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Integrated skin transcriptomics and serum multiplex assays reveal novel mechanisms of wound healing in diabetic foot ulcers

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posted on 06.08.2020 by Ada Admin, Georgios Theocharidis, Dimitrios Baltzis, Matthieu Roustit, Ana Tellechea, Seema Dangwal, Radhika S. Khetani, Bin Shu, Wanni Zhao, Jianfang Fu, Swati Bhasin, Antonios Kafanas, Daniel Hui, Shannan Ho Sui, Nikolaos A. Patsopoulos, Manoj Bhasin, Aristidis Veves
Non-healing diabetic foot ulceration (DFU) is characterized by low grade chronic inflammation, both locally and systemically. We prospectively followed a group of DFU patients who either healed or developed non-healing chronic DFU. Serum and forearm skin analysis, both at protein expression and transcriptomic level, indicated that increased expression of factors such as IFNγ, VEGF and sVCAM-1 were associated with DFU healing. Furthermore, foot skin single-cell RNA-seq analysis showed multiple fibroblast cell clusters and increased inflammation in the dorsal skin of Diabetes Mellitus (DM) patients and DFU specimens when compared to controls. In addition, in myeloid cells of DM and DFU patients upstream regulator analysis, we observed inhibition of IL-13 and IFNγ and dysregulation of biological processes that included cell movement of monocytes, migration of dendritic cells and chemotaxis of antigen presenting cells pointing to an impaired migratory profile of immune cells in diabetic skin. The SLCO2A1 and CYP1A1 genes, which were up-regulated at the forearm of Non-Healers, were mainly expressed by the vascular endothelial cell cluster almost exclusively in DFU indicating a potential important role in wound healing. These results from integrated protein and transcriptome analyses identified individual genes and pathways that can potentially be targeted for enhancing DFU healing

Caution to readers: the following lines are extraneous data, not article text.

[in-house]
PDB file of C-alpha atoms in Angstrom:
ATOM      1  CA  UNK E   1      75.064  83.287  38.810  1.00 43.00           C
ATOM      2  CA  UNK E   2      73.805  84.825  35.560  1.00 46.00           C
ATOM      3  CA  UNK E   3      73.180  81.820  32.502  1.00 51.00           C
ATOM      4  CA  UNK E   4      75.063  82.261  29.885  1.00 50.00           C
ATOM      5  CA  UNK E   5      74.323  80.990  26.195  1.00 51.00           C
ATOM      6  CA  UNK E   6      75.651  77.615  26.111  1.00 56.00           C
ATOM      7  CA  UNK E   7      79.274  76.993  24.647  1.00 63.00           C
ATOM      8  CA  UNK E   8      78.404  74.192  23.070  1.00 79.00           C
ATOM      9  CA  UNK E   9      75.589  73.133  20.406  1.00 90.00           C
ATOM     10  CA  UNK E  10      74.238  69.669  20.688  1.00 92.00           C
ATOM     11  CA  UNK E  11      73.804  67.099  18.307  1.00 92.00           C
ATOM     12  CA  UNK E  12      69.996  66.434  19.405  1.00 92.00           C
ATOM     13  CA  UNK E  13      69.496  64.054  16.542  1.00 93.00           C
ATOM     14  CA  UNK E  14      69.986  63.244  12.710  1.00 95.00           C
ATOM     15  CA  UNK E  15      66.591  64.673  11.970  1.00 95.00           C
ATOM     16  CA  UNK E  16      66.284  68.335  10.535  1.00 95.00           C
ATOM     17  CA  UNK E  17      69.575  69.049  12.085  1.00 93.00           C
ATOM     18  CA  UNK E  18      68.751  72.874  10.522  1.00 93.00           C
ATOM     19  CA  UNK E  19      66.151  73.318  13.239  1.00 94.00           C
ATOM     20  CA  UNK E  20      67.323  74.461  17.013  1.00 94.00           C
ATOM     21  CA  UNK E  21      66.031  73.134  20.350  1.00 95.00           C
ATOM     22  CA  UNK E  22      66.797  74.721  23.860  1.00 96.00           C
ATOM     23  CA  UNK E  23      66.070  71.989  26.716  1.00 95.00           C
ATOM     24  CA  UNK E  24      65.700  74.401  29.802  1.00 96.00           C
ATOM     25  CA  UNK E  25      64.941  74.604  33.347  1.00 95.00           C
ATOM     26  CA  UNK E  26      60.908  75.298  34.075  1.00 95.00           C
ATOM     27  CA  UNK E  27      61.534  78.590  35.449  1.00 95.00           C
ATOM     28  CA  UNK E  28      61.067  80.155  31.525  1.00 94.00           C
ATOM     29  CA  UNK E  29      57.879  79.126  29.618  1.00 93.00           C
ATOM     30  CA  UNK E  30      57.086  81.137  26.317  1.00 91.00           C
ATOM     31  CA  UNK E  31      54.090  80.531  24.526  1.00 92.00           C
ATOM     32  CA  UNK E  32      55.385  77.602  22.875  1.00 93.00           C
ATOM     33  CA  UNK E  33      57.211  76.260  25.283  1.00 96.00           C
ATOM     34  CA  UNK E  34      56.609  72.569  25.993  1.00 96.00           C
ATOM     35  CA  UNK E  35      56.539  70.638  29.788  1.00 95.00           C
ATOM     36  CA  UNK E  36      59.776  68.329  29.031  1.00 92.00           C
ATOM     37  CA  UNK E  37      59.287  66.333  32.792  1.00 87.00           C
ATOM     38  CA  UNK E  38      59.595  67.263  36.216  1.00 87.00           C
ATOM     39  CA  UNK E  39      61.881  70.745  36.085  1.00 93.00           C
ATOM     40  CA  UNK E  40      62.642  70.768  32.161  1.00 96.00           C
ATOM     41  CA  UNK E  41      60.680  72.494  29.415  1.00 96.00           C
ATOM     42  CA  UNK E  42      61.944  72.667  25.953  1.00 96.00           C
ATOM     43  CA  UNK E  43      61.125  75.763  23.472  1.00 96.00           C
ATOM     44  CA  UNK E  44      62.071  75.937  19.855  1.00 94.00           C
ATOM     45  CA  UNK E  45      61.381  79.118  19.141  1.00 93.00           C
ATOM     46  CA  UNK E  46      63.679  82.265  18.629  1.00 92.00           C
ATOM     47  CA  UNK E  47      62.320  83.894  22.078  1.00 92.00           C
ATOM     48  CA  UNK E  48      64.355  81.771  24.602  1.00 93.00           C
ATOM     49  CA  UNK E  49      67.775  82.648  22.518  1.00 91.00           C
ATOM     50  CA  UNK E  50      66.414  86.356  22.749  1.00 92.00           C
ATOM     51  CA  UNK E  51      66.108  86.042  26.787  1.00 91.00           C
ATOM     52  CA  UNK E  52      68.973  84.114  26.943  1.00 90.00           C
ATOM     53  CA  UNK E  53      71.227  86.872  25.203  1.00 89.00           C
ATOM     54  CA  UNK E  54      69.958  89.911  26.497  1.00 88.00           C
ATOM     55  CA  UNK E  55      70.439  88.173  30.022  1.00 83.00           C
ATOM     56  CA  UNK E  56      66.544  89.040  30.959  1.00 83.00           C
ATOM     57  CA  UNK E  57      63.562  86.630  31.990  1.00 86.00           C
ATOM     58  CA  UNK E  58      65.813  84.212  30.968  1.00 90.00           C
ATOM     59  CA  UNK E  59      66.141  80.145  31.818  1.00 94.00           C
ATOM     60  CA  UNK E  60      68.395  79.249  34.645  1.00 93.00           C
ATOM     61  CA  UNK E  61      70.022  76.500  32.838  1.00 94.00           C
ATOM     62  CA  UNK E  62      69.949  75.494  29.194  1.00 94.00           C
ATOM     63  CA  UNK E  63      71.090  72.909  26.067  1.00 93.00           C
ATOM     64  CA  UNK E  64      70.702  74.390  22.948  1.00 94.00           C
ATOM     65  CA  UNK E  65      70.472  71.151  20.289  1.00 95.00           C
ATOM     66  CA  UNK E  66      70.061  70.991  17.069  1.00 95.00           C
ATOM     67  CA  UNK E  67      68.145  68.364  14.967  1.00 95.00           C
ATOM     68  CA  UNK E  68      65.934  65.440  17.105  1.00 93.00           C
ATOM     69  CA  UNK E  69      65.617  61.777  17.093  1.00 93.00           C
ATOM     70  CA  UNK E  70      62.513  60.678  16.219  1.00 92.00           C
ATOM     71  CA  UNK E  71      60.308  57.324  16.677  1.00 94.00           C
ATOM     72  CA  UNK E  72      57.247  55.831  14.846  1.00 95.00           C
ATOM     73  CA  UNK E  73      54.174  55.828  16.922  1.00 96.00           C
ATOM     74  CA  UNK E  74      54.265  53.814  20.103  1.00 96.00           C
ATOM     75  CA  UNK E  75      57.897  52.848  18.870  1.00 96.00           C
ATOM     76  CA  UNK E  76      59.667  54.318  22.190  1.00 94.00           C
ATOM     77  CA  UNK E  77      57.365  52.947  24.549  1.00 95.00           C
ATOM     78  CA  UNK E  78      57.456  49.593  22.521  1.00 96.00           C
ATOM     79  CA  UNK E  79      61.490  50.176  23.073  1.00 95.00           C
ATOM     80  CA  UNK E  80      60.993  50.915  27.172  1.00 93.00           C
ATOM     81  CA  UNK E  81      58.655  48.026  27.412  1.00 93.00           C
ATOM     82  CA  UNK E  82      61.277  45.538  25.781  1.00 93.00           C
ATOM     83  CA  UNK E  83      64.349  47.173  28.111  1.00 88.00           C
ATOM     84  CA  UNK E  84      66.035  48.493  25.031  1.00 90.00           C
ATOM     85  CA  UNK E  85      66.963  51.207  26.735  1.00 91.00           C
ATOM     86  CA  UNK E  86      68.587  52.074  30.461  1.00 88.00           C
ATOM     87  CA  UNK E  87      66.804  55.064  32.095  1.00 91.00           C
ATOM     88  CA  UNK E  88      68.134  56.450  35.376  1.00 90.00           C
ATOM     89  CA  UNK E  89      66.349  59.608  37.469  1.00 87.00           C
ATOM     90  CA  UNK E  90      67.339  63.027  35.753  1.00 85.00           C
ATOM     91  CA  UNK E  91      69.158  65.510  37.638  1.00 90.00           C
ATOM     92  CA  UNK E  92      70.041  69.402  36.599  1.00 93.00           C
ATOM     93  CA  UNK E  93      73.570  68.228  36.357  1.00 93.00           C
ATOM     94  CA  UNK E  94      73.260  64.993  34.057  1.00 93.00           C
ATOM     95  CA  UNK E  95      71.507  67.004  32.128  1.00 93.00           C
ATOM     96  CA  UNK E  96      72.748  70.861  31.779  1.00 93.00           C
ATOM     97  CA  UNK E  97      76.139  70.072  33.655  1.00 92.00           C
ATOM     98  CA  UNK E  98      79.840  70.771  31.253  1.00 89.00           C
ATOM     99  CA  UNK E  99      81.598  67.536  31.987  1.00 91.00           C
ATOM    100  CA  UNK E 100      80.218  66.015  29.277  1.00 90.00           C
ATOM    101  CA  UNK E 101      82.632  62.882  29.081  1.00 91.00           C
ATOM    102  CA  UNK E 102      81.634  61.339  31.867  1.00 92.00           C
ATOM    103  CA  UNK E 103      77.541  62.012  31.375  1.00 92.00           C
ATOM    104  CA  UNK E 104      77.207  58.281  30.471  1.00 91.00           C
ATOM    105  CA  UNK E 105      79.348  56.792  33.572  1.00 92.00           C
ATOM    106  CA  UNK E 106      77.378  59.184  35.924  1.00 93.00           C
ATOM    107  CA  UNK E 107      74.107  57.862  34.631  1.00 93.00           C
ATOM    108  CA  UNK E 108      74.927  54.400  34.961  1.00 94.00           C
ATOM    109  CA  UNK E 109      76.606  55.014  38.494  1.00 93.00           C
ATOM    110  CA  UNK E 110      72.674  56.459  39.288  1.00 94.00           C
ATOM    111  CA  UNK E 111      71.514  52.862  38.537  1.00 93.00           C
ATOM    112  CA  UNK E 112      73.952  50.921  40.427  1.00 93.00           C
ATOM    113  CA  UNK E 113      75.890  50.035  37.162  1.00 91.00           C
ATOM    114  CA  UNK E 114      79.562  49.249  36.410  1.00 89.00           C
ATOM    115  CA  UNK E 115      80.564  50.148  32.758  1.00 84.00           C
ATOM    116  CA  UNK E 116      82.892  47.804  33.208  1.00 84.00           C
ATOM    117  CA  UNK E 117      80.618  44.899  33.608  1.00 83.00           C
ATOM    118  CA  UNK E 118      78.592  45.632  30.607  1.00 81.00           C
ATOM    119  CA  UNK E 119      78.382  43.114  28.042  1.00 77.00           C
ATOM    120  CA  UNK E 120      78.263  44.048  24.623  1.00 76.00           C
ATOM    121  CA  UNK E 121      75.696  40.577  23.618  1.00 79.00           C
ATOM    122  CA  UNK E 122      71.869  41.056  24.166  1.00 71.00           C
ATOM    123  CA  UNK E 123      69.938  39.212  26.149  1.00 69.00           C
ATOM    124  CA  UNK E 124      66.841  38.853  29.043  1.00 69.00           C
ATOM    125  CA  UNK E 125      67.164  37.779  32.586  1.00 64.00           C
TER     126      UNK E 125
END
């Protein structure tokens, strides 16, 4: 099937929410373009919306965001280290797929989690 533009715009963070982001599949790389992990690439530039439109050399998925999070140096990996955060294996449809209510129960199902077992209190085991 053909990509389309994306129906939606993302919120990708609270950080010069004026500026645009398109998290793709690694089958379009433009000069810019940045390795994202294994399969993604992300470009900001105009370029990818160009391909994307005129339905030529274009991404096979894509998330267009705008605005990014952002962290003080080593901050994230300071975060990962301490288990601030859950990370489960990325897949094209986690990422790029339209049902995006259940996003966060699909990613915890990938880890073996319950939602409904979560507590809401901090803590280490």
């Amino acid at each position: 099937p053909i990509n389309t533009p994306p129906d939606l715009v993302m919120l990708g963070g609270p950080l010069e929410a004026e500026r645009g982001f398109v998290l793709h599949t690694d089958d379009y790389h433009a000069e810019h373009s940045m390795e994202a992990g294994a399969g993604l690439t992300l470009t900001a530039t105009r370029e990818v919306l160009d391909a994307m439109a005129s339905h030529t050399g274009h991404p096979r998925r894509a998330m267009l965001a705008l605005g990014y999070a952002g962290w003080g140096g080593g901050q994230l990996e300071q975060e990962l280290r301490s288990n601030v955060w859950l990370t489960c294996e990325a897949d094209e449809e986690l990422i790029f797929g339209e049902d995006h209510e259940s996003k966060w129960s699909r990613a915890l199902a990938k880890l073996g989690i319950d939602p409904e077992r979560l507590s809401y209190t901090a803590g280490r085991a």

Funding

This work was supported by grants from the National Institutes of Health, 1R01DK091949 (A.V.) and the NIDDK Diabetic Complications Consortium, 17AU3773 (A.V.). A.V. received funding from the National Rongxiang Xu Foundation. G.T. received a George and Marie Vergottis Foundation Postdoctoral Fellowship. M.R. received funding from the Fondation AGIR pour les Maladies Chroniques. S.D. received funding from German Research Foundation (DFG). The data analysis performed by R.S.K. was supported by Harvard Catalyst | The Harvard Clinical and Translational Science Center (NIH award #UL1 RR 025758 and financial contributions from participating institutions).

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